Gender Differences in the Link Between Cyberbullying and Parental Supervision Trajectories

This study aims to explore joint trajectories of parental supervision and cyberbullying for boys and girls, respectively. Drawing on a longitudinal sample of South Korean youth, we employ a latent group-based trajectory modeling approach to examine overlapping patterns of parental supervision and cy...

Full description

Saved in:
Bibliographic Details
Published in:Crime & delinquency
Main Author: Song, Hyojong (Author)
Contributors: Kim, Jihoon (Author); Lee, Yeungjeom
Format: Electronic Article
Language:English
Published: 2020
In:Crime & delinquency
Year: 2020, Volume: 66, Issue: 13/14, Pages: 1914-1936
Online Access: Volltext (Resolving-System)
Journals Online & Print:
Drawer...
Check availability: HBZ Gateway
Keywords:
Description
Summary:This study aims to explore joint trajectories of parental supervision and cyberbullying for boys and girls, respectively. Drawing on a longitudinal sample of South Korean youth, we employ a latent group-based trajectory modeling approach to examine overlapping patterns of parental supervision and cyberbullying trajectories, and gender differences in the bivariate overlap. We found that boys with higher levels of parental supervision were more likely to be in the Noninvolved cyberbullying group, whereas girls with the highest level of parental supervision tended to engage in cyberbullying at an early age but soon desisted from it after the initial involvement. Results suggest that effects of parental supervision on cyberbullying may vary across gender.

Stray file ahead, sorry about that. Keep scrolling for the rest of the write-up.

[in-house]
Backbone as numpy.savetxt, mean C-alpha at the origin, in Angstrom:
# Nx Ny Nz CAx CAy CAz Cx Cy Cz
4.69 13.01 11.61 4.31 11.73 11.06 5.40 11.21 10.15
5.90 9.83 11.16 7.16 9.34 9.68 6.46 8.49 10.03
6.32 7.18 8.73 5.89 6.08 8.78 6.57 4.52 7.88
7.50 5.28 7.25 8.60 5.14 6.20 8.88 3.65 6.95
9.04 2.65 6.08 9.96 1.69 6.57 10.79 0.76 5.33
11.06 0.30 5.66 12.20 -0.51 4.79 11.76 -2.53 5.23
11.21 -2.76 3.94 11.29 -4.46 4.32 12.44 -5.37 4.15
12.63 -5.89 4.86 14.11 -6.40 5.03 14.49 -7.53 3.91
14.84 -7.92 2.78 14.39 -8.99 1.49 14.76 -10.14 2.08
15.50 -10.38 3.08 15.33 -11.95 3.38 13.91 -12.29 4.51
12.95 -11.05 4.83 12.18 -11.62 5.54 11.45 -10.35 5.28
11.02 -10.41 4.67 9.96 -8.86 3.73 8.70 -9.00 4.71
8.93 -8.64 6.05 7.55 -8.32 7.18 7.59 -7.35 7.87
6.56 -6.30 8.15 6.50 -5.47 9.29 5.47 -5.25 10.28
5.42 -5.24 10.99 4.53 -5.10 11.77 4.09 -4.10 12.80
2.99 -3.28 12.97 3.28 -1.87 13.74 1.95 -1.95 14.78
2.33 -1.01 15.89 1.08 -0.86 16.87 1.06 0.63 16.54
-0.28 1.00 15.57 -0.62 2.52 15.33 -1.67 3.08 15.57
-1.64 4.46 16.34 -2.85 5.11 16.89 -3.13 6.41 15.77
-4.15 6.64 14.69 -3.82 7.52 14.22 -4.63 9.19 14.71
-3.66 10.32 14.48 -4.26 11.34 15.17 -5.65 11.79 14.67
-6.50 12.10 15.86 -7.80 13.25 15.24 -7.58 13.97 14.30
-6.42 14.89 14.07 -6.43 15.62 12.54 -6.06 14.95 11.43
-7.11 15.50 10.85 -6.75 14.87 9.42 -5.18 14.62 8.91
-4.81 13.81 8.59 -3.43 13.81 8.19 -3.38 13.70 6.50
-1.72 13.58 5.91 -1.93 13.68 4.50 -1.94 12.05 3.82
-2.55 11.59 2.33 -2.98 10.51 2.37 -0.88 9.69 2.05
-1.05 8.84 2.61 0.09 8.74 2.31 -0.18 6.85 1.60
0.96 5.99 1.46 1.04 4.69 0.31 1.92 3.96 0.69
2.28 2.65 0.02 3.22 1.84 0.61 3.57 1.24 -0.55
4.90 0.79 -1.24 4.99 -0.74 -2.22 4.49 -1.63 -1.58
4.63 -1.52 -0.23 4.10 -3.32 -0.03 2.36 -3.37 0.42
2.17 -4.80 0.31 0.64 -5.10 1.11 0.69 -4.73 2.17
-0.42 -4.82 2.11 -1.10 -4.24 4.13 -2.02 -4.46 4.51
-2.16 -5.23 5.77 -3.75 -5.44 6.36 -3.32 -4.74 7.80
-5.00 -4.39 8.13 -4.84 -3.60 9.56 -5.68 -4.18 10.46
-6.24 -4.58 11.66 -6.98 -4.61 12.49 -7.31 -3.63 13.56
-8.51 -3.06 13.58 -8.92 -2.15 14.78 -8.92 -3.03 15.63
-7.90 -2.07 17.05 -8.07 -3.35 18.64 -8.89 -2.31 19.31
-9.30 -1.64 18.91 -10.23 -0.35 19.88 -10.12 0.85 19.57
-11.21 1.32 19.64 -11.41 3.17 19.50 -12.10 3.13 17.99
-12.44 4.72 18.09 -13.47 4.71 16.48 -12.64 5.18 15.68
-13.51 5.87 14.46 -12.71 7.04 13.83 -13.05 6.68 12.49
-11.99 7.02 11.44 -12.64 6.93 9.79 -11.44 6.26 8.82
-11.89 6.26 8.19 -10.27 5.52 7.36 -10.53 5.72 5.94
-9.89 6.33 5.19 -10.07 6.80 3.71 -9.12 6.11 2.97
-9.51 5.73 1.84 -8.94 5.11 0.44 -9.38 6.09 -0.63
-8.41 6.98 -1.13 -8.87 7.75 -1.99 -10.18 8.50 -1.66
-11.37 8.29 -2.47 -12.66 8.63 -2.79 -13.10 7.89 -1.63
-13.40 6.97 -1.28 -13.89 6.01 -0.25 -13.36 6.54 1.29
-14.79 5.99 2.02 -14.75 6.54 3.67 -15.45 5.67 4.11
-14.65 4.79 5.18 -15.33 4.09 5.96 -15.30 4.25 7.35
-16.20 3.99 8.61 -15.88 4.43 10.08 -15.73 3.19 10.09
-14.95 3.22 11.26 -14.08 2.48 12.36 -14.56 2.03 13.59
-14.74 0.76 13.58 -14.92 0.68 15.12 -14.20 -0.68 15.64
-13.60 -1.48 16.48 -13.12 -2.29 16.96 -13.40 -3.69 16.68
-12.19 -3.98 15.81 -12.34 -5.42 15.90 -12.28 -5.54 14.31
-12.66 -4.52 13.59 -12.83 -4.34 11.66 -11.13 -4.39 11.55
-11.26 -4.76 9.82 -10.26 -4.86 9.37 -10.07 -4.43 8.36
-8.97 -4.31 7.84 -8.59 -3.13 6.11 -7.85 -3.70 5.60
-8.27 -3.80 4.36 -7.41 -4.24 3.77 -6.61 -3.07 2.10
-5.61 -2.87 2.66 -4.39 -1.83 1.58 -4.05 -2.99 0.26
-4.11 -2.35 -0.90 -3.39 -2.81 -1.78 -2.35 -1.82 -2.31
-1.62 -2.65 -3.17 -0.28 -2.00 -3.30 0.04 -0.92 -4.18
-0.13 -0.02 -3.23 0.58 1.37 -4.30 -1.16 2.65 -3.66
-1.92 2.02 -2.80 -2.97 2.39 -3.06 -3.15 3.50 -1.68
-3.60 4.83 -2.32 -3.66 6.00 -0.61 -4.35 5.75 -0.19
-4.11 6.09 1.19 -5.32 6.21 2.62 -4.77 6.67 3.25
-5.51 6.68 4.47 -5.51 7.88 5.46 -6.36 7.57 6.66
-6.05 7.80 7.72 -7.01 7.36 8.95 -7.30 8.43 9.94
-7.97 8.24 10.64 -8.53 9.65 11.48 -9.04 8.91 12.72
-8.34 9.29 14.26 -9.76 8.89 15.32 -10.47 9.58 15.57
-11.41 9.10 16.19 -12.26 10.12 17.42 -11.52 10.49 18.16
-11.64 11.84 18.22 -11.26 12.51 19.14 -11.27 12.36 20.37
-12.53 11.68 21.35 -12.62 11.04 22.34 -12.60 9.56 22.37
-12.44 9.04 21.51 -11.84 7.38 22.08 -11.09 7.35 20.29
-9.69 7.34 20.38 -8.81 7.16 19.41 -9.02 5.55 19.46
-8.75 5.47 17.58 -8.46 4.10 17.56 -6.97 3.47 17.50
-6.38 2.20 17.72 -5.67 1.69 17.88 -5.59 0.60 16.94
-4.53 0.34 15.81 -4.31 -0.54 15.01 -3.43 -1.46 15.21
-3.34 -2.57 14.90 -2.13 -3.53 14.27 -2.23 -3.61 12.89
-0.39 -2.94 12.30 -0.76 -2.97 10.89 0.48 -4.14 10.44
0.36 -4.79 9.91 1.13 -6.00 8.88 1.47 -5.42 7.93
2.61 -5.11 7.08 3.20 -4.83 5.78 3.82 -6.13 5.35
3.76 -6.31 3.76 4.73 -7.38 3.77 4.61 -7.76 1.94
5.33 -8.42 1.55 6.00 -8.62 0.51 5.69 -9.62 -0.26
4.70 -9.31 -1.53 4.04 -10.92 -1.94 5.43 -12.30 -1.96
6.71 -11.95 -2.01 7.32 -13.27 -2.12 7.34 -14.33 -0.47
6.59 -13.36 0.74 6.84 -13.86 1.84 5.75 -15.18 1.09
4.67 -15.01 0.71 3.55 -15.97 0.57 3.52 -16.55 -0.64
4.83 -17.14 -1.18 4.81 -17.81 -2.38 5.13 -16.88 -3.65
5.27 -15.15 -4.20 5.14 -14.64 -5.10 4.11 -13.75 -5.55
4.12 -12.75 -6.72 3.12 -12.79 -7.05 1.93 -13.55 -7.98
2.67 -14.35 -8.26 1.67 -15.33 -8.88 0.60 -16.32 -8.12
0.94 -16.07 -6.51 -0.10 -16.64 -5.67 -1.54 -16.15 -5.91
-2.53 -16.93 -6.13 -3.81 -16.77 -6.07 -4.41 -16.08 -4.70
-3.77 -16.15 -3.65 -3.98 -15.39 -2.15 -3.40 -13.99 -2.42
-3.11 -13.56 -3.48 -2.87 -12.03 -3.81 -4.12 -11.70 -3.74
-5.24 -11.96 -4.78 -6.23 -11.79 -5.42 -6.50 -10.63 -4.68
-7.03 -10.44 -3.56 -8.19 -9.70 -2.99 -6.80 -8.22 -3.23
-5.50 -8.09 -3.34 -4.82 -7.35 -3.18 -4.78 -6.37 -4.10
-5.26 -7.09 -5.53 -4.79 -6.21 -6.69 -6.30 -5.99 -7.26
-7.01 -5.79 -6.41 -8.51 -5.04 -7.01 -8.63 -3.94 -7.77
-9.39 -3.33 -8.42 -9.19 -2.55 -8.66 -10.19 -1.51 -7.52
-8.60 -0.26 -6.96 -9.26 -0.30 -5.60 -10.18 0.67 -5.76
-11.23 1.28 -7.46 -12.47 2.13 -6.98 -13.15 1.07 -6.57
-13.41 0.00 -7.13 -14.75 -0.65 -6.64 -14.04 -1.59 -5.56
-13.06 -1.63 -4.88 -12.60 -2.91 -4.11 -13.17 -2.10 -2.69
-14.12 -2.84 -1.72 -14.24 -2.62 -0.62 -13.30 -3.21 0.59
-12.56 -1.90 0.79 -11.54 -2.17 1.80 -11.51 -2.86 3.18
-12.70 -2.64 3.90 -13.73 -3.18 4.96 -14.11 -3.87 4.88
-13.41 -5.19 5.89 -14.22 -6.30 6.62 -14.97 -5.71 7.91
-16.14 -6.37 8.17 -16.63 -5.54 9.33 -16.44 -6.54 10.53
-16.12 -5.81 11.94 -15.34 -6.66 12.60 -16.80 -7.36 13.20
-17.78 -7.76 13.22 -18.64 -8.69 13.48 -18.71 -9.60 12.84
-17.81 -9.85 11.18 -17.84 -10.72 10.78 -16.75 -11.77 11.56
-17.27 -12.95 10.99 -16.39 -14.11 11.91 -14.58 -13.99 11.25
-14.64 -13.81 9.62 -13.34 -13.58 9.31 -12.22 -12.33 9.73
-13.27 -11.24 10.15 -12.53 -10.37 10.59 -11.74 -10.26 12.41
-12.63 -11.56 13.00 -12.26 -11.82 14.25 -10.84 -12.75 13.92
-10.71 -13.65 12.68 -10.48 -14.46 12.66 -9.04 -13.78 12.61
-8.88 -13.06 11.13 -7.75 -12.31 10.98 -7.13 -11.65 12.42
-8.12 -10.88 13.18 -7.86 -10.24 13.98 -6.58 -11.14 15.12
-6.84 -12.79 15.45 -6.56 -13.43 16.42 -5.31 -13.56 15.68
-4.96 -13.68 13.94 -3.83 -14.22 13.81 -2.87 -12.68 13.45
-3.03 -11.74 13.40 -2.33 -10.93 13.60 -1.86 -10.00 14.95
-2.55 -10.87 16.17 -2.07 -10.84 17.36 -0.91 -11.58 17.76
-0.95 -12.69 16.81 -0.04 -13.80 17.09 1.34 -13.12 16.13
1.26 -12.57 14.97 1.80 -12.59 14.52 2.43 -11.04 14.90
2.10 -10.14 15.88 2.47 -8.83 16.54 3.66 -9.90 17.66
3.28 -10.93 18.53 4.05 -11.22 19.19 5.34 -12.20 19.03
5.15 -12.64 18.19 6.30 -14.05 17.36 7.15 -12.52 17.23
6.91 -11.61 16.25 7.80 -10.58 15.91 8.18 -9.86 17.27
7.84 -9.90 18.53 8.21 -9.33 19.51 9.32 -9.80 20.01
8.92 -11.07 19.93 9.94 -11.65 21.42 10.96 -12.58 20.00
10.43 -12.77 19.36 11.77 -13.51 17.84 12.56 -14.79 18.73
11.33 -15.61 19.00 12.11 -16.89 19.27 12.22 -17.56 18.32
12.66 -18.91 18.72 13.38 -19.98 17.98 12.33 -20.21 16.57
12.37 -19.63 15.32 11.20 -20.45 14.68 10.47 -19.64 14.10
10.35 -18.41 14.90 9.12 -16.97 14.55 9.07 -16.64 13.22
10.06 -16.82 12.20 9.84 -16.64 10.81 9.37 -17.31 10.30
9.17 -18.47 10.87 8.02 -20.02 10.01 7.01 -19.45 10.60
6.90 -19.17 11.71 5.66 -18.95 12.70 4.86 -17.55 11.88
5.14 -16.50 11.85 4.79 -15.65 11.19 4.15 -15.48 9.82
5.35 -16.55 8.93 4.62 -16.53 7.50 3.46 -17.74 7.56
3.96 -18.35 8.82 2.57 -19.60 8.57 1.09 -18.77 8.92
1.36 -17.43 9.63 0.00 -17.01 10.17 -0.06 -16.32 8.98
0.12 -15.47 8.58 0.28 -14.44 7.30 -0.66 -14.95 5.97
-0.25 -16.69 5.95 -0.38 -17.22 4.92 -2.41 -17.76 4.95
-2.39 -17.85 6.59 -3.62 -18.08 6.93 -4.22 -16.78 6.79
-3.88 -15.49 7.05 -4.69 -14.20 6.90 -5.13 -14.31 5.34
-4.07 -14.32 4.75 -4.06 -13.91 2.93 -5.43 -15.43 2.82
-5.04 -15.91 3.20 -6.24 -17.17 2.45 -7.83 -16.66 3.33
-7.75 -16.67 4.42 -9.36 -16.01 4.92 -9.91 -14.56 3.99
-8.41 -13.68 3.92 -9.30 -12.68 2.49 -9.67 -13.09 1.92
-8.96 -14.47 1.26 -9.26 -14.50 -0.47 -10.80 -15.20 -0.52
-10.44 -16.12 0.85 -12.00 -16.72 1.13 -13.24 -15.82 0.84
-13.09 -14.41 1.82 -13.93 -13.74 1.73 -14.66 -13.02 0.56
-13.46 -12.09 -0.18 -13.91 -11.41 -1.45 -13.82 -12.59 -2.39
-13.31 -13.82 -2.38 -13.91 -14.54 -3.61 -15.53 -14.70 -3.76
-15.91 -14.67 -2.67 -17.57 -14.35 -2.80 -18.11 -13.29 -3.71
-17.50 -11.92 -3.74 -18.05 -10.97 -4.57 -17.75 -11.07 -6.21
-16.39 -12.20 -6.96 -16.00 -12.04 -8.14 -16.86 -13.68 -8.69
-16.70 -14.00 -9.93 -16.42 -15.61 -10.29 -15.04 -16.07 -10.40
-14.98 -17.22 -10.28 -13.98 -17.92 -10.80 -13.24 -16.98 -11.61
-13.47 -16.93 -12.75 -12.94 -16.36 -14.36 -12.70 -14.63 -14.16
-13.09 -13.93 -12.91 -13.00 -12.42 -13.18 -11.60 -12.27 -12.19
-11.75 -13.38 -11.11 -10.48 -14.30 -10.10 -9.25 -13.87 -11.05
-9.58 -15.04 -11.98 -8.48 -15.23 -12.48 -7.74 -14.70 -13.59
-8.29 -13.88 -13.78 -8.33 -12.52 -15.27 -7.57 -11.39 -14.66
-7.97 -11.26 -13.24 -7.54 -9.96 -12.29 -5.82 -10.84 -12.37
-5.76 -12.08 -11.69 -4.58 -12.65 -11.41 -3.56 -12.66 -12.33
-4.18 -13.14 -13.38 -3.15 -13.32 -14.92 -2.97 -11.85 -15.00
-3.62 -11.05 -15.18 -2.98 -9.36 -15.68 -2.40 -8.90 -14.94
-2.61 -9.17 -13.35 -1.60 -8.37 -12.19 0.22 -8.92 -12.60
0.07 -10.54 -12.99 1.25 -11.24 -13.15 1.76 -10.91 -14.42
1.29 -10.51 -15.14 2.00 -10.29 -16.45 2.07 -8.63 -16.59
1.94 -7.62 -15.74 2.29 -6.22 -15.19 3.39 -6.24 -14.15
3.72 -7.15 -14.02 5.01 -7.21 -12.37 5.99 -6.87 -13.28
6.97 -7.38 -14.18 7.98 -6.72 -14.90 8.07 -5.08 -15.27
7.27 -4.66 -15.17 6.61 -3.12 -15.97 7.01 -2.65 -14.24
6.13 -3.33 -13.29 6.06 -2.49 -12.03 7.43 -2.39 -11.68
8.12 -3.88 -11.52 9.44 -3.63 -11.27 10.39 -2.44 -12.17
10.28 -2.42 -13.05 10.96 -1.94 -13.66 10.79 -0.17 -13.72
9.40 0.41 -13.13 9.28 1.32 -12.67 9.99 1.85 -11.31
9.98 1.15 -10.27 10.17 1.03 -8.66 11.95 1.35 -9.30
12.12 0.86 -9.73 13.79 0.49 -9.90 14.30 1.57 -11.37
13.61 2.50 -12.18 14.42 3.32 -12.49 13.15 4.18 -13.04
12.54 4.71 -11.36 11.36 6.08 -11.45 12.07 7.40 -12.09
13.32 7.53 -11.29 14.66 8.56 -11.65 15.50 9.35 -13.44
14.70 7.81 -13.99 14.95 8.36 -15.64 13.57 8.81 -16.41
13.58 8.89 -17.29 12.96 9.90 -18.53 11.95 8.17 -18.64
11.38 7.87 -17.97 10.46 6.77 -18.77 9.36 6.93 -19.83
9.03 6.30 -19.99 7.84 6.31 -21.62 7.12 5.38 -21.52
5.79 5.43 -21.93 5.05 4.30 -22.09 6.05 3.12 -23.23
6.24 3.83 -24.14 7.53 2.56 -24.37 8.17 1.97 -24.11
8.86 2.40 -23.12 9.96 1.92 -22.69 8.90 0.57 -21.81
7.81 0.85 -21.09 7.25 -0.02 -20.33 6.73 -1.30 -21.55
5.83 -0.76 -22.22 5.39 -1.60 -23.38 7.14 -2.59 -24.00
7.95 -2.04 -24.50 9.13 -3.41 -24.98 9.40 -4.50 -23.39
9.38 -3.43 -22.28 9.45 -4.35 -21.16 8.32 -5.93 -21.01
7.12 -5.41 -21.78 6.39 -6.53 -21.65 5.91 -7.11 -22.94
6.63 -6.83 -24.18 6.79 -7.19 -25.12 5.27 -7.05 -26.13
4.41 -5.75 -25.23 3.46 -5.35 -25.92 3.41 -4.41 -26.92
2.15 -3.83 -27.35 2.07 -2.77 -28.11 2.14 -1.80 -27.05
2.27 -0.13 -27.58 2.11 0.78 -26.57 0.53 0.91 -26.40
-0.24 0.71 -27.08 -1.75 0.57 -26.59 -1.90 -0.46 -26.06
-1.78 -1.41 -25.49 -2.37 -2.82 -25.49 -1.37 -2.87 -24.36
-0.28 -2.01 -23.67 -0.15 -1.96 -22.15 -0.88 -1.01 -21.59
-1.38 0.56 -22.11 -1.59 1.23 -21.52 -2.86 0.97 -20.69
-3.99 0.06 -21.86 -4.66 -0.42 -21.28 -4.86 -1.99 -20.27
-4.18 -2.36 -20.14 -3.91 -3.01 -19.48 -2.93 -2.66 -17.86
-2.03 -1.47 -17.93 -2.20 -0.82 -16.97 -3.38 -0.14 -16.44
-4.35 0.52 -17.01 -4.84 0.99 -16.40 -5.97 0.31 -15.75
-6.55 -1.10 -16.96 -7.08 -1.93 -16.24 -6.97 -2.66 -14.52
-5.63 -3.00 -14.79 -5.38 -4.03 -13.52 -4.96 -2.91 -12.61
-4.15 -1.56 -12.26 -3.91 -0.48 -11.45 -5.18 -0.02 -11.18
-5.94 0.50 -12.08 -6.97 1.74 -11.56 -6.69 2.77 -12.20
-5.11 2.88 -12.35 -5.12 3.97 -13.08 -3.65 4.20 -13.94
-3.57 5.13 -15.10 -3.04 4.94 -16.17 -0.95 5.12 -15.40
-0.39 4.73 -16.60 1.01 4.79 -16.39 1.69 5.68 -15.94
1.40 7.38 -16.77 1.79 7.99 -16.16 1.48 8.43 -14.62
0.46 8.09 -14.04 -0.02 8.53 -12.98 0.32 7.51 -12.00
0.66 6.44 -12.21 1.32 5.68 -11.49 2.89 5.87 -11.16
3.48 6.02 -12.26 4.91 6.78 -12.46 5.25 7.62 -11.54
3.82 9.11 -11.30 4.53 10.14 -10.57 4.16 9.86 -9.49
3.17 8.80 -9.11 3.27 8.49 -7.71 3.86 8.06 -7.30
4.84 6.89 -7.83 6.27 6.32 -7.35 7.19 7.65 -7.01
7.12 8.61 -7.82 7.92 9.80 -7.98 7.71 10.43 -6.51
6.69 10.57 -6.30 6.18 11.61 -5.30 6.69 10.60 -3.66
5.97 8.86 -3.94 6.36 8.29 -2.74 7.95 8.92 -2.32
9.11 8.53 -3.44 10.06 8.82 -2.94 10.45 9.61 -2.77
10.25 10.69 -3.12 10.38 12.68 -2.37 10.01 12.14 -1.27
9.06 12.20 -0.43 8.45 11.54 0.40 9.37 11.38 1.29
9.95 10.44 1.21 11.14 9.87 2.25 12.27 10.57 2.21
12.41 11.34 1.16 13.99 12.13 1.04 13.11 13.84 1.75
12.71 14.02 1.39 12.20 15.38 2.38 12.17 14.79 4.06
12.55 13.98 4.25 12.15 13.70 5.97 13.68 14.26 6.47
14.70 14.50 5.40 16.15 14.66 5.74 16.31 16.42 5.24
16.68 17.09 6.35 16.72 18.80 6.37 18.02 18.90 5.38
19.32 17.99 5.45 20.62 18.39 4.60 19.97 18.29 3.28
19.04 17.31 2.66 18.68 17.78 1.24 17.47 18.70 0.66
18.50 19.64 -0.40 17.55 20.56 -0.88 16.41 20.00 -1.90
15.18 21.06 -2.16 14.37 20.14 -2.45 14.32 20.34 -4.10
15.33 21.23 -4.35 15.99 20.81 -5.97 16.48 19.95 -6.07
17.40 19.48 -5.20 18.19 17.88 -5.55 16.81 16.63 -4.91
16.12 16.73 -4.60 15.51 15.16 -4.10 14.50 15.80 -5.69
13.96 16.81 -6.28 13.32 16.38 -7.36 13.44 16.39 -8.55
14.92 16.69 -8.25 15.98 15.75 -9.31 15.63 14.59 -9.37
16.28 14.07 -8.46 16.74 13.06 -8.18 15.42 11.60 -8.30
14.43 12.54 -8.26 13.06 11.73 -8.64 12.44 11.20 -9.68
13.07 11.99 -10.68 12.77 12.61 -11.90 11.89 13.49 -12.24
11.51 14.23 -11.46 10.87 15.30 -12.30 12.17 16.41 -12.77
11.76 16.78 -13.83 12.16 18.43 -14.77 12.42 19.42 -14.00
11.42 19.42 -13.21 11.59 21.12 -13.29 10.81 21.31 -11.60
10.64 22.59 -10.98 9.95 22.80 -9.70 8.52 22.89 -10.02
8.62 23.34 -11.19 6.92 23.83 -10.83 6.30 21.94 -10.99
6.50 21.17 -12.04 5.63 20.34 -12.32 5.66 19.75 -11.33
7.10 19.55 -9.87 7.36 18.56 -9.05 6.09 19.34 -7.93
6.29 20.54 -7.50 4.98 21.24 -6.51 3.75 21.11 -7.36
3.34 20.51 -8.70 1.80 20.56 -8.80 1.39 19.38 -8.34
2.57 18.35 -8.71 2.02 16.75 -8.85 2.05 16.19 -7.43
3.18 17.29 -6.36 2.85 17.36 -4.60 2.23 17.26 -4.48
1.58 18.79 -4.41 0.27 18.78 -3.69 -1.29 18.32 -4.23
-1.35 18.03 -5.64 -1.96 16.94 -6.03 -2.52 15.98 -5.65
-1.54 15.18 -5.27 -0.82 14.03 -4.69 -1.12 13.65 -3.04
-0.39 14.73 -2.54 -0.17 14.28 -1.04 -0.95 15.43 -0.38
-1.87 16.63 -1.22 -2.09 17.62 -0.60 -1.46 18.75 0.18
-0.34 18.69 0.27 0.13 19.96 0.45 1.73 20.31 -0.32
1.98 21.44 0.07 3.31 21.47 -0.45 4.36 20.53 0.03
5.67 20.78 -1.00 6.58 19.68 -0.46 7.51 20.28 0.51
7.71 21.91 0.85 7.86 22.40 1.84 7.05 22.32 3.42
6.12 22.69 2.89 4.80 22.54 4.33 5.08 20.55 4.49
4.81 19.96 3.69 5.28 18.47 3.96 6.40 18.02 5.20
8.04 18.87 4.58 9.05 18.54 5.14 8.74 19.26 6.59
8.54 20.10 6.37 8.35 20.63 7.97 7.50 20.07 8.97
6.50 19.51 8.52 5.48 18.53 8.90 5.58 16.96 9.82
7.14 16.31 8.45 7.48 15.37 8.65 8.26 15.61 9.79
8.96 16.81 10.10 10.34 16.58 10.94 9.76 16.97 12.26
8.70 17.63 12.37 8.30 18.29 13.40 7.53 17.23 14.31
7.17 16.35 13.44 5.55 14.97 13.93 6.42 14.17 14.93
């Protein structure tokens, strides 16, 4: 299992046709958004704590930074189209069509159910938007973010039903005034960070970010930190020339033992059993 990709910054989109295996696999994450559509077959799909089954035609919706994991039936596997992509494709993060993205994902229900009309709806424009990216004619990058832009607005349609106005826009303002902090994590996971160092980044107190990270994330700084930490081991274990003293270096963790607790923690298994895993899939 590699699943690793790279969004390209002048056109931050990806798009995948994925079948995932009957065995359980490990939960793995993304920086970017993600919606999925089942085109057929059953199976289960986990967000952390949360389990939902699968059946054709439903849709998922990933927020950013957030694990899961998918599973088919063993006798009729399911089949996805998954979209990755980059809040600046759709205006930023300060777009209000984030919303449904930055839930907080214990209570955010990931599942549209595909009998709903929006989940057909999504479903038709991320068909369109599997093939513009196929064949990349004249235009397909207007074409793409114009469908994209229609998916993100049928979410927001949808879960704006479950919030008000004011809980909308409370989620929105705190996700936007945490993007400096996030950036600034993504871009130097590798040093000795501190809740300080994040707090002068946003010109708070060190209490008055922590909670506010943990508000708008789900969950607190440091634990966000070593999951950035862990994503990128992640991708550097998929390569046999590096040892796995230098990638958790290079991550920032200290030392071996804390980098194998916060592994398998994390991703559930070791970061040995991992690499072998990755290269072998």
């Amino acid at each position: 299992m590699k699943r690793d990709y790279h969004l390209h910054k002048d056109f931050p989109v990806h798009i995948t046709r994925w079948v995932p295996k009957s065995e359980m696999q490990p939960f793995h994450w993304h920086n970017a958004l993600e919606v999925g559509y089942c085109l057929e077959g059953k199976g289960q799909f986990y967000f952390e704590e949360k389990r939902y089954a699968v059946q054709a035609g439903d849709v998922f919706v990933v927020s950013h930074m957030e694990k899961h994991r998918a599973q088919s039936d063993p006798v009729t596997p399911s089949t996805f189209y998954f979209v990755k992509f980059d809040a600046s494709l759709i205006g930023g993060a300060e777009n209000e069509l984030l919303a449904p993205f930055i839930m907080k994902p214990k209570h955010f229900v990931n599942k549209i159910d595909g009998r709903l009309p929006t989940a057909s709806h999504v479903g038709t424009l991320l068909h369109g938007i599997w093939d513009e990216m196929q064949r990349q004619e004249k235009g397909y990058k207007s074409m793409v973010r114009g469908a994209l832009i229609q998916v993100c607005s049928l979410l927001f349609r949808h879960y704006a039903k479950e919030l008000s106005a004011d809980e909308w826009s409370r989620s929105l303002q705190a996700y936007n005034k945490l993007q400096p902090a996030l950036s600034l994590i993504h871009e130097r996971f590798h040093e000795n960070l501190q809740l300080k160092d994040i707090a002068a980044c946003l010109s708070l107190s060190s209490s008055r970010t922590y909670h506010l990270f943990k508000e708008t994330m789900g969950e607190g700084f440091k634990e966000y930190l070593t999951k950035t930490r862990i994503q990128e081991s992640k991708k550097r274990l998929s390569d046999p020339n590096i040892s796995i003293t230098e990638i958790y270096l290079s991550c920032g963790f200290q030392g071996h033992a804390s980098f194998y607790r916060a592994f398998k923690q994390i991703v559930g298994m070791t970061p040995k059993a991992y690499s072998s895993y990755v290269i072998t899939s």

ISSN:1552-387X
DOI:10.1177/0011128720912371